Once when I was talking with a couple of respected ministry friends, the three of us ended up musing for a while on why it is that young adults, especially as they get to college, will bite--hook, line, and sinker--onto some deeply flawed belief systems and find them totally convincing. In context, we were talking about what is called 5-point "TULIP" Calvinism. (You can Google it if it's unfamiliar to you.) Since I brought it up, the biggest problem I have with Calvinism is the kind of God that system requires for the way it interprets reality. Namely, God's total pre-determined control of history removes our free will and implies that when we do evil, it is because God made us to do so. I can't get comfortable with a God who designed me to do evil, gave me no choice but to do what he designed me to do, and then would send me to Hell for doing it. But this post isn't primarily about refuting Calvinism.
As I reflected on this, I was reminded of my own history of beliefs. Though I didn't take the bait on Calvinism, I spent a chunk of my college years holding some other beliefs that I now see as completely misguided, mistaken, and actually heretical. In truth, I have to judge lightly because I was susceptible, too, and needed time to mature. I was also reminded of the haunting conclusion from Christian Smith's book Soul Searching: The Religious and Spiritual Lives of American Teenagers (2005). Based on his research, Smith said that even though many teens claimed to be Christian, when they would explain what they thought it meant to be Christian, their actual beliefs didn't resemble Christianity at all. Smith coined the term "Moralistic Therapeutic Deism" as the actual belief system that most teens are following. Here are a few of the key characteristics: Thinking that a God exists who ordered the world and watches over people. Believing God wants people to be nice to each other. Thinking the central goal of life is to be happy and feel good about oneself. Believing God does not get involved much in people's lives unless they need him to solve a problem. And finally, assuming all "good" people go to Heaven when they die. It's pretty concerning that most young "Christians" could describe their whole belief system without expressing concern about evil and without needing to say the name "Jesus" at all.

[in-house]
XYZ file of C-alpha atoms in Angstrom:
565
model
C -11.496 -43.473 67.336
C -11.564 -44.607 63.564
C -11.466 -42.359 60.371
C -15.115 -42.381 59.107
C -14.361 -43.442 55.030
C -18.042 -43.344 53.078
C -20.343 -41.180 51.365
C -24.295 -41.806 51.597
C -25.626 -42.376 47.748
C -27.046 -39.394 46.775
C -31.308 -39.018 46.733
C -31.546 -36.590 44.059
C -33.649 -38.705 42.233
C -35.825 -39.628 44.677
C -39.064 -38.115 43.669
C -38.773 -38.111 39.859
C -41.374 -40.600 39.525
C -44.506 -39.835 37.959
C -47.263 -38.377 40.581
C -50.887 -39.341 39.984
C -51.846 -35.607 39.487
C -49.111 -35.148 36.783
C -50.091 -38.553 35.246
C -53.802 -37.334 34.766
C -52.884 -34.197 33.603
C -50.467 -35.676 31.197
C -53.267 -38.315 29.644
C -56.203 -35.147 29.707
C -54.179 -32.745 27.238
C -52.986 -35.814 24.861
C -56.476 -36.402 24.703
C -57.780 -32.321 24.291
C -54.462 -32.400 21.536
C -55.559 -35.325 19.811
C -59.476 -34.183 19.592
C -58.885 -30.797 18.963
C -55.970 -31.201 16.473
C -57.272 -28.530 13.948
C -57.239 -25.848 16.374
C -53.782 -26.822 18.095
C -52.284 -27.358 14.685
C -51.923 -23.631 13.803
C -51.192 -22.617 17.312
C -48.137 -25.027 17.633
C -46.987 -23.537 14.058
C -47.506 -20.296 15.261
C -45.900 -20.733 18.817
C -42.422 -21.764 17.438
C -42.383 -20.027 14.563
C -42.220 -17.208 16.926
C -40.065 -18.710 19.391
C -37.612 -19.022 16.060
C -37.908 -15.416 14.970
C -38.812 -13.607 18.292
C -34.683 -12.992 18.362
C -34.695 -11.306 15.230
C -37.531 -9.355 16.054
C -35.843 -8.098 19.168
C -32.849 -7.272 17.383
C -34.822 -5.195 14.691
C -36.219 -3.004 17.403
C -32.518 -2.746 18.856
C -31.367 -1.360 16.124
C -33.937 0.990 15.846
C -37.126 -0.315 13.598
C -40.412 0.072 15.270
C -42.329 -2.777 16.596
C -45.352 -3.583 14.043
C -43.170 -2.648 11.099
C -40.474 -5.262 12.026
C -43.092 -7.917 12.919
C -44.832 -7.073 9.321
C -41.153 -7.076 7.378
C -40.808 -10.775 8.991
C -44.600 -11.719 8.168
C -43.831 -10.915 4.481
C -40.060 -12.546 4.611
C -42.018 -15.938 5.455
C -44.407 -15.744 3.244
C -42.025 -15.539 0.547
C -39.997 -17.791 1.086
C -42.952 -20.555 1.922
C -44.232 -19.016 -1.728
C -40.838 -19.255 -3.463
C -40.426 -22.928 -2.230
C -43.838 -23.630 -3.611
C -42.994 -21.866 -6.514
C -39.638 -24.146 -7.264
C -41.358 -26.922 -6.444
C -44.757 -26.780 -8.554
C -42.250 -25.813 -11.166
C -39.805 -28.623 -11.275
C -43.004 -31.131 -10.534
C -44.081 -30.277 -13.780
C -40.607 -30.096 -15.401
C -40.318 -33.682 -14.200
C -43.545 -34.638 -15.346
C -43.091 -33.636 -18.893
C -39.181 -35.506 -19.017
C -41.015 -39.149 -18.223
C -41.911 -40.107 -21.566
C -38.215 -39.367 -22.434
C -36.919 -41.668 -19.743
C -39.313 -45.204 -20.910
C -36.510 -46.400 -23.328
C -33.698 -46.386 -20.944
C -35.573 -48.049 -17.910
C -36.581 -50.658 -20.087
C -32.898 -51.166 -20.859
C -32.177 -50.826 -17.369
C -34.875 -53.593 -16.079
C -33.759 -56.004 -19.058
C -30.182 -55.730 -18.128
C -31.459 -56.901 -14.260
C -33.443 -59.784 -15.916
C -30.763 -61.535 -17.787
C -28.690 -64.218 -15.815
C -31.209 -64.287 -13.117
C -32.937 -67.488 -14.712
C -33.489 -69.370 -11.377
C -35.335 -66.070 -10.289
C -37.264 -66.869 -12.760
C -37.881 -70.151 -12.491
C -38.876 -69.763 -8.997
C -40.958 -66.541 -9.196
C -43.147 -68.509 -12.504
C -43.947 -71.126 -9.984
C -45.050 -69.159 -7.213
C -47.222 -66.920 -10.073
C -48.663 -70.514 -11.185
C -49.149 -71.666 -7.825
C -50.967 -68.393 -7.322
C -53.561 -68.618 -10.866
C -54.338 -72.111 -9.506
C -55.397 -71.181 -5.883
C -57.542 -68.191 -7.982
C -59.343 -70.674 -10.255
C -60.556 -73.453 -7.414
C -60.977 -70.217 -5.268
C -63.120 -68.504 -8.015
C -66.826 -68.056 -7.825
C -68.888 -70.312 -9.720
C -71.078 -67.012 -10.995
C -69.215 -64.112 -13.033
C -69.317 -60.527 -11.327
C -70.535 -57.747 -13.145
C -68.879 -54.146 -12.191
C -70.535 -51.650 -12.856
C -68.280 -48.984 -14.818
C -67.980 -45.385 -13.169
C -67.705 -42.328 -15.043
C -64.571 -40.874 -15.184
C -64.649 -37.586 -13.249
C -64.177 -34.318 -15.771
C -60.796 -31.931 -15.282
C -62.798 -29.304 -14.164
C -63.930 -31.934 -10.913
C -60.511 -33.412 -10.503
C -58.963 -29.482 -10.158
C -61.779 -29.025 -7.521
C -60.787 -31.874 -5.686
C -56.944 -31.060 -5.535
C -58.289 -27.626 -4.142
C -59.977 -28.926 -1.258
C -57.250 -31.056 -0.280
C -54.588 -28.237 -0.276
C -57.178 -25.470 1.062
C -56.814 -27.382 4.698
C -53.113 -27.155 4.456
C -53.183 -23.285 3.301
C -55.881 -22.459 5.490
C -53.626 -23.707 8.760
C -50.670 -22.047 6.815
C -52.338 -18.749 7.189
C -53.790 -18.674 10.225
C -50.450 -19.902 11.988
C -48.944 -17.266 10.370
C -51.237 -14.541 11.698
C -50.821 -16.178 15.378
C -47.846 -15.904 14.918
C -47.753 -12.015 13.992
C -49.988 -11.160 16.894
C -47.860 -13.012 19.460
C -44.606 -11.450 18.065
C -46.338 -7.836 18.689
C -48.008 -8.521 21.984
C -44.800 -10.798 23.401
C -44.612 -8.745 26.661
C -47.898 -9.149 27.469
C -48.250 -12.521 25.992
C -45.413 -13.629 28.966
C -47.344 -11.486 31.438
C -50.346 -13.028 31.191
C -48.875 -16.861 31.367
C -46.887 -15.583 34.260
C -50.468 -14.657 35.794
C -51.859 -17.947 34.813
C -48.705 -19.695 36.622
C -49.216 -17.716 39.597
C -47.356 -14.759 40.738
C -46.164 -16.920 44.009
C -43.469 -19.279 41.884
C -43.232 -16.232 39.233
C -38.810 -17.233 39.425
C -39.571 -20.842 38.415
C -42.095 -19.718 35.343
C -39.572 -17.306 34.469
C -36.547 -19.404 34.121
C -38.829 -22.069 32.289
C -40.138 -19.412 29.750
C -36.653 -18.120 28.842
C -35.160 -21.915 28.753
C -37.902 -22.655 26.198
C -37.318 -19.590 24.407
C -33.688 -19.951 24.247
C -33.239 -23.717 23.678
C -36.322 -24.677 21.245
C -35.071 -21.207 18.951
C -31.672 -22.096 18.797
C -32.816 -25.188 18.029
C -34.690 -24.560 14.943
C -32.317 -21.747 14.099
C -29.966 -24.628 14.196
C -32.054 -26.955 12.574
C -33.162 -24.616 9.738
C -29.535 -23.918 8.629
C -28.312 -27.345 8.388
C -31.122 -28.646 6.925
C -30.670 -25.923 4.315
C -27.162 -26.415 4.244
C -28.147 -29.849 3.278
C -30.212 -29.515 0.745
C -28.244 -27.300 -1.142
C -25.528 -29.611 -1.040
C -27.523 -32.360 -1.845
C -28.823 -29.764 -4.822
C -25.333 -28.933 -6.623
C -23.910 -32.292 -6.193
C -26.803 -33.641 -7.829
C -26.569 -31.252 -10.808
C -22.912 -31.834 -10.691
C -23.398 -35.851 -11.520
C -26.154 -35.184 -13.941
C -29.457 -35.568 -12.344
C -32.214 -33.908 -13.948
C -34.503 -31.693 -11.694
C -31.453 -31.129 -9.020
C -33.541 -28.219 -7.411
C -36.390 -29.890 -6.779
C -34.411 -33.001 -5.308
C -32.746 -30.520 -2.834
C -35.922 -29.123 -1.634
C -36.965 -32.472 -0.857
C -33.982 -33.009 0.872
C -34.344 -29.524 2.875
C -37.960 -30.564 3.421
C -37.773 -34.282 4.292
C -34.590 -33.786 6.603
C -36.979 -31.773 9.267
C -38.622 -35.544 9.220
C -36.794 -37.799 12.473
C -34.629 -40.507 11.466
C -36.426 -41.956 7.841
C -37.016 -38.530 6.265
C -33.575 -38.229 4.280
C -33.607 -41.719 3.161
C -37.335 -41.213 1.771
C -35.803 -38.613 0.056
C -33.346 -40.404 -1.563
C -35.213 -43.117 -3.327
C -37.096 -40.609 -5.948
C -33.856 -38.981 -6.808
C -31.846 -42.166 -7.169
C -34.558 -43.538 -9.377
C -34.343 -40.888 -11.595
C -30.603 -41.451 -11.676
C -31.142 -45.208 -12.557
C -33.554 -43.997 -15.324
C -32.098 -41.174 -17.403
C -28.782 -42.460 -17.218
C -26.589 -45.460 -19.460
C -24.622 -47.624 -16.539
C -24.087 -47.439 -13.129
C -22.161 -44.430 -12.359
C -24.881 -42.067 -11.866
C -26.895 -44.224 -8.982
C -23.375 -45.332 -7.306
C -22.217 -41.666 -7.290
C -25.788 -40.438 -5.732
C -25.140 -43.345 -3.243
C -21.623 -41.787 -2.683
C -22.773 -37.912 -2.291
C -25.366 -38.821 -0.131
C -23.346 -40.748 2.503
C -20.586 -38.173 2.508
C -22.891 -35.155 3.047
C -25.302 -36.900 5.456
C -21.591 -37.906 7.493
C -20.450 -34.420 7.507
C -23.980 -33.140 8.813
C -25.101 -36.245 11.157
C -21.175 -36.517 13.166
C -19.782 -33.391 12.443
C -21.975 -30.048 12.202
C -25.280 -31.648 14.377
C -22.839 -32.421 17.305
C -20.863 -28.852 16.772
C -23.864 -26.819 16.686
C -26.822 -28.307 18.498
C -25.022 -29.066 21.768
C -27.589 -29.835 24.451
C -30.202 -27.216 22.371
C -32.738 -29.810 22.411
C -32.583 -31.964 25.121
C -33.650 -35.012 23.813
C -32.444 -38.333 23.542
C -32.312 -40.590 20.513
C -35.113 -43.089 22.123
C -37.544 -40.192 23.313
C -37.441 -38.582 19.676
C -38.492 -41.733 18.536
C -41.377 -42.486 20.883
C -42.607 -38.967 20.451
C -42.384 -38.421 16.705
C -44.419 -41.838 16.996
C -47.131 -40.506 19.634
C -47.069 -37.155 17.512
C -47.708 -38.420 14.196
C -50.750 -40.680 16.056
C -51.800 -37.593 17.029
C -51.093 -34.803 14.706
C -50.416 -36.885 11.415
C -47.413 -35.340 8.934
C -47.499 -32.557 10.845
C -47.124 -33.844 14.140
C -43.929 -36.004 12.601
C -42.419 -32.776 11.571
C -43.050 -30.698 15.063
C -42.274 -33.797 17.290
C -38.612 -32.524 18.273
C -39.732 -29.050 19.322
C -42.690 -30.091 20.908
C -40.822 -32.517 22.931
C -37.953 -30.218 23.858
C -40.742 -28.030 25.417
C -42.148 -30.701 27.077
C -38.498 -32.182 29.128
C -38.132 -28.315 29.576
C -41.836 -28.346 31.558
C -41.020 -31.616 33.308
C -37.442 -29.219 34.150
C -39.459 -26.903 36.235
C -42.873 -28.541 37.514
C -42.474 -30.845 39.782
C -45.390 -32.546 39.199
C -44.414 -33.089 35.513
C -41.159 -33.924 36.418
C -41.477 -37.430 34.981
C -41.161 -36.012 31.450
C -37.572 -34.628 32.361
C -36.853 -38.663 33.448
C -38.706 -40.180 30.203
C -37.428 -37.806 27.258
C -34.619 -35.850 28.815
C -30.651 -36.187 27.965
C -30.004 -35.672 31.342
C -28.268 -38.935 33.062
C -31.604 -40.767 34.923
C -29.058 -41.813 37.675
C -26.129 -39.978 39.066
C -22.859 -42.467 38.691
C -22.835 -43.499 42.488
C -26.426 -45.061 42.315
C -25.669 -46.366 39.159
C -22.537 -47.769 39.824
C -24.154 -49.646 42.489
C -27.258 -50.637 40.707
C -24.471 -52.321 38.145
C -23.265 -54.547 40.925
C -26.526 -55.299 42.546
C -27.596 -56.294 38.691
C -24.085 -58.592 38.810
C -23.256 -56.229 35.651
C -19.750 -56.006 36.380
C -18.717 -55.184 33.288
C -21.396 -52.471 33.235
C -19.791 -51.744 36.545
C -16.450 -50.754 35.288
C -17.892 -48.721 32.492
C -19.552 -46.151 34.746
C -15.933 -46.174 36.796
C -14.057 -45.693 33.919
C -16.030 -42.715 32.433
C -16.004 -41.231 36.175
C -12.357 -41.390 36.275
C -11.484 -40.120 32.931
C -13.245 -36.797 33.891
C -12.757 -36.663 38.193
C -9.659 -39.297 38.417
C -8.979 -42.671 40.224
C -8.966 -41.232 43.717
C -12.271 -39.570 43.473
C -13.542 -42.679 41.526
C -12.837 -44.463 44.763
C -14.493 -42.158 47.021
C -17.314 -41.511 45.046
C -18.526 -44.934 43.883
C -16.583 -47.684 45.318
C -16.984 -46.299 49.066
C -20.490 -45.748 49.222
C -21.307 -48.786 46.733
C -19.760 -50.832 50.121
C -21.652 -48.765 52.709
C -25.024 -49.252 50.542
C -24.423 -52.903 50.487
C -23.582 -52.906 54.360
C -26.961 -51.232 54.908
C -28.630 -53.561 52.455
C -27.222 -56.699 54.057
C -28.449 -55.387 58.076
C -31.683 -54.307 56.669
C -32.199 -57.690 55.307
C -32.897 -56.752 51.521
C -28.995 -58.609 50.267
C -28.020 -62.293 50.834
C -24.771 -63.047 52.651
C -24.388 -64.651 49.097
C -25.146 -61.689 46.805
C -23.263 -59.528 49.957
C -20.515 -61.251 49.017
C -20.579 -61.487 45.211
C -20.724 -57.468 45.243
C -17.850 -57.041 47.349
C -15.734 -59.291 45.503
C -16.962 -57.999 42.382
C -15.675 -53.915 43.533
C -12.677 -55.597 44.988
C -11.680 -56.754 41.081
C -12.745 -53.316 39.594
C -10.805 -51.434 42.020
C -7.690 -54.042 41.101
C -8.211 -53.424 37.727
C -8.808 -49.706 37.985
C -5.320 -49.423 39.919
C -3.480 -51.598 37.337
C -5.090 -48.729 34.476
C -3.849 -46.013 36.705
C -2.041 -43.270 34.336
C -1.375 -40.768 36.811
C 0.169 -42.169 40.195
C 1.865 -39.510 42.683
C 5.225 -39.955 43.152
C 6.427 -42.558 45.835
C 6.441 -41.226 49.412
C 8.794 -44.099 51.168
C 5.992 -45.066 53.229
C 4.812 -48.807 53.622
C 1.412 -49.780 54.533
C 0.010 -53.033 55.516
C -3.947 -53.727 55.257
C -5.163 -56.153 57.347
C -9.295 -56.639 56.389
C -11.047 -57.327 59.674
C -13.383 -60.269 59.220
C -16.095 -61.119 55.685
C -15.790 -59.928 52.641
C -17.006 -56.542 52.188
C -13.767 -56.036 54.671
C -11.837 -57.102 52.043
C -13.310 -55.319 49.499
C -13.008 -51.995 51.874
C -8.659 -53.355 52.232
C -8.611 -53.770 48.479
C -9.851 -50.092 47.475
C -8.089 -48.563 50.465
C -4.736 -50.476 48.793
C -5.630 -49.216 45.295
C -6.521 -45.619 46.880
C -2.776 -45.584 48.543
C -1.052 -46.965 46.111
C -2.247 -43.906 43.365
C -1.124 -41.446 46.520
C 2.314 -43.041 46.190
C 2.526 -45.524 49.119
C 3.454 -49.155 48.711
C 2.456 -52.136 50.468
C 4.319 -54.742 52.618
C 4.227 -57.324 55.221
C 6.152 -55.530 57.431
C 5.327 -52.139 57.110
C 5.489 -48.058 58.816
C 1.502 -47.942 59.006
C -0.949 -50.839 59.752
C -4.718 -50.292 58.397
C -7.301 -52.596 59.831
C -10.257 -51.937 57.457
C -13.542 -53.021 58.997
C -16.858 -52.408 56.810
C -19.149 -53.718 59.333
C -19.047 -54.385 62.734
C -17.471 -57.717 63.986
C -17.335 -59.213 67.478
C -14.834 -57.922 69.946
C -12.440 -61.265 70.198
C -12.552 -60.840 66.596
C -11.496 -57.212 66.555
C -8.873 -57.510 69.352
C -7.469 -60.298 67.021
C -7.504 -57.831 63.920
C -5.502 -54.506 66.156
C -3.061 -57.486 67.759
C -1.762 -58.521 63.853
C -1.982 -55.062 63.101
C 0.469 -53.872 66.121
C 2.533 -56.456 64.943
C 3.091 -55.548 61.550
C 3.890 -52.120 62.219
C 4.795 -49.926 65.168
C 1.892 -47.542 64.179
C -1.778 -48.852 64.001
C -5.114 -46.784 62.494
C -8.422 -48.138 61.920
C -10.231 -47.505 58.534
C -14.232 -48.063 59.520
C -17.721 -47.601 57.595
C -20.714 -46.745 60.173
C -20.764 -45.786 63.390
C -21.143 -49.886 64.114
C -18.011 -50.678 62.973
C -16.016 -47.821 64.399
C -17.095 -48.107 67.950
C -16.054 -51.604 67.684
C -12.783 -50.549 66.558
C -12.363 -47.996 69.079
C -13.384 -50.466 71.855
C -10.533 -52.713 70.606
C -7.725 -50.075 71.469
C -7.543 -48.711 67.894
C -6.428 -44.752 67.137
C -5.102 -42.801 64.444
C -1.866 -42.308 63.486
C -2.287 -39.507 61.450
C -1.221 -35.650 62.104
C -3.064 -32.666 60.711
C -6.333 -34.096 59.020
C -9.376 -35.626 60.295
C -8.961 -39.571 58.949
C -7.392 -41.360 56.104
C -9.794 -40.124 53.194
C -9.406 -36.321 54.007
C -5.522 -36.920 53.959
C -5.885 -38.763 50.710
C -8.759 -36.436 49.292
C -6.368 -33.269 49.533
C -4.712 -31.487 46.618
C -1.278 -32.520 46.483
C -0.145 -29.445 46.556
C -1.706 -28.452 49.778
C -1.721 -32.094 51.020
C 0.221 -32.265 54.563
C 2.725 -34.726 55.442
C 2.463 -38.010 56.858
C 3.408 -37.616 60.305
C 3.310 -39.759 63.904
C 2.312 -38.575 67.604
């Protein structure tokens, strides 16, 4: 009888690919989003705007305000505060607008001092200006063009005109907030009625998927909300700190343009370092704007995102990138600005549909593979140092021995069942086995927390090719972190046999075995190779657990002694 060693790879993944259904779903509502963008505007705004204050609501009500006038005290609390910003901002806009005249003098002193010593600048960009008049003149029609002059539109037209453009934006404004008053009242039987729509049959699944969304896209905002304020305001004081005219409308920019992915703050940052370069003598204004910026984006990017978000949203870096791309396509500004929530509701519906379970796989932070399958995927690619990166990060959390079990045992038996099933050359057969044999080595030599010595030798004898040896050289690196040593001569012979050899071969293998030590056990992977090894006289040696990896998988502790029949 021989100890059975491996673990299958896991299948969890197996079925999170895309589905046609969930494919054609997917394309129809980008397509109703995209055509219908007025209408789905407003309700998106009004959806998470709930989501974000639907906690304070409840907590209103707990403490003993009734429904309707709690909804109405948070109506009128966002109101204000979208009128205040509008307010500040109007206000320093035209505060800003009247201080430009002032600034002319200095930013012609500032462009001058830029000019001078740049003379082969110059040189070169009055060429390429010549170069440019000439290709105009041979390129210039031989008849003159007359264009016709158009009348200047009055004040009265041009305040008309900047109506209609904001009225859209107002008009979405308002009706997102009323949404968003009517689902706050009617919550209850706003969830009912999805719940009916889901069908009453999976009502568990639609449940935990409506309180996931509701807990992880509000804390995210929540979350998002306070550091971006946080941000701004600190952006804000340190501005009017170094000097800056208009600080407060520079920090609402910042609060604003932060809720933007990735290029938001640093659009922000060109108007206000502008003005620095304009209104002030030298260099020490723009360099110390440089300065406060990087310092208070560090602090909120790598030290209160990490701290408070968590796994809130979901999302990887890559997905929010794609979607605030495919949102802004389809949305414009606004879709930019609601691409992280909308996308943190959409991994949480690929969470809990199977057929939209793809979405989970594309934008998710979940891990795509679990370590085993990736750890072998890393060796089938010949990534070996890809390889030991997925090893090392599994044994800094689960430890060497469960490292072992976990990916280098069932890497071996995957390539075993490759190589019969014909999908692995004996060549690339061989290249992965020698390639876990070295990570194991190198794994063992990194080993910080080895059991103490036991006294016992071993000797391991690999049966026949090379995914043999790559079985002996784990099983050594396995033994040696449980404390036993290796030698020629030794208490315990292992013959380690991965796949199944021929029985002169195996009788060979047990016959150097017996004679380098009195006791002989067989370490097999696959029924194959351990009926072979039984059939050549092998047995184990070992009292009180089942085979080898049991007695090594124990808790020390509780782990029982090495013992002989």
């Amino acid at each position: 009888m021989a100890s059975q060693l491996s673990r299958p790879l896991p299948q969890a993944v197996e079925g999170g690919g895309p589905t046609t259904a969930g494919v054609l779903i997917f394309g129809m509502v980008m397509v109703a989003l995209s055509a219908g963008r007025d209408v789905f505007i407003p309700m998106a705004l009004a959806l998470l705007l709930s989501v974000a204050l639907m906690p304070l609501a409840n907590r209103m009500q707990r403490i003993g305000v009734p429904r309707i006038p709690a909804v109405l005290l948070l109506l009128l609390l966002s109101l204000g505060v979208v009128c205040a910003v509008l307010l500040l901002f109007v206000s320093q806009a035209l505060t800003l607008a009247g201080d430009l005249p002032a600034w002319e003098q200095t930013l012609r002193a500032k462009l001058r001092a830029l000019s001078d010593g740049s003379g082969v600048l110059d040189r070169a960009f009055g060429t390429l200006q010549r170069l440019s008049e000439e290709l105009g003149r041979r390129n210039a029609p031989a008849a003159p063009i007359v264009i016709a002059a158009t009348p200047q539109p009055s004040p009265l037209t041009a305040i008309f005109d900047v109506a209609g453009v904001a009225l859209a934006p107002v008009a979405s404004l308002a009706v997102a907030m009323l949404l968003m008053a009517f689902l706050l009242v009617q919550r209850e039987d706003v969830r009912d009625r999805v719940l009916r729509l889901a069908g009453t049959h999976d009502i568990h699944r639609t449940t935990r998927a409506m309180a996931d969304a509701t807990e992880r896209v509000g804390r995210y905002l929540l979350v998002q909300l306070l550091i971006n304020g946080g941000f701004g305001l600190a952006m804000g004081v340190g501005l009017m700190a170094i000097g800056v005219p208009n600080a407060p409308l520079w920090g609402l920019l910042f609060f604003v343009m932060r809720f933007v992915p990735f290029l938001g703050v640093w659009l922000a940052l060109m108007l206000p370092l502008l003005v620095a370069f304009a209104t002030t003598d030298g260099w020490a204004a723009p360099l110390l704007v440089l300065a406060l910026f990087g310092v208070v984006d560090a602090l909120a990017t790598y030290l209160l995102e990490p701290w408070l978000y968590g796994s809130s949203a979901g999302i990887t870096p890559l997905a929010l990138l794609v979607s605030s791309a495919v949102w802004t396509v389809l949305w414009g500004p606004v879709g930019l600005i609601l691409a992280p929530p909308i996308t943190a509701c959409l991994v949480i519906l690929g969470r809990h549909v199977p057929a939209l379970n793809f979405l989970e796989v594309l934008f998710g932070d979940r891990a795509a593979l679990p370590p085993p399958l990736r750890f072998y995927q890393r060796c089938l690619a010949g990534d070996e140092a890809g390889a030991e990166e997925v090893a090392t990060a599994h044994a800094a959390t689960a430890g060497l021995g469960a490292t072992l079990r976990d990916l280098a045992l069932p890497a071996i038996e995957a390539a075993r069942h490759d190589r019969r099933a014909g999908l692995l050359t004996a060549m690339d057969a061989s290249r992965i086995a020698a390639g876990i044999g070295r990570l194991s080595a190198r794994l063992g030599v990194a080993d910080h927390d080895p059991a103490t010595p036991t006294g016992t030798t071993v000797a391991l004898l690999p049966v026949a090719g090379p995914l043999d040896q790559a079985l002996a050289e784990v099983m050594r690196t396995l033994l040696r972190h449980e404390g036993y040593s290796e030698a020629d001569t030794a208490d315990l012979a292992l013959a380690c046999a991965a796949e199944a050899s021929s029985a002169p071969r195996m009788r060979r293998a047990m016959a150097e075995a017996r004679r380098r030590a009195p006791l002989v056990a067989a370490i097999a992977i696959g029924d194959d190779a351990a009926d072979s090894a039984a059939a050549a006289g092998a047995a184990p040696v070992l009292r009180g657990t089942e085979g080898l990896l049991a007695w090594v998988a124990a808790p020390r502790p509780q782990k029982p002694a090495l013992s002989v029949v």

I say all of this to invite us to think about the level of depth which we strive for in our learning about God, and especially in how we teach our children to think about God. Parents, if you think a youth minister can accomplish in one or two hours a week all of the knowledge and experience of God that your children need, the evidence says you are gravely mistaken. We need to be studying Scripture together, and asking the hard questions about how the different ideas fit together. We need to be turning to Scripture as we try to make sense of the challenging circumstances we encounter. Paul warns about the importance of helping each other reach maturity in our thinking so that we "may no longer be children, tossed to and fro by the waves and carried about by every wind of doctrine, by human cunning, by craftiness in deceitful schemes. (Eph. 4:14)" Maturity requires ongoing effort to know and understand the God we follow, and the more we neglect our quest for God, the more we end up warped, deficient, and easily impressionable.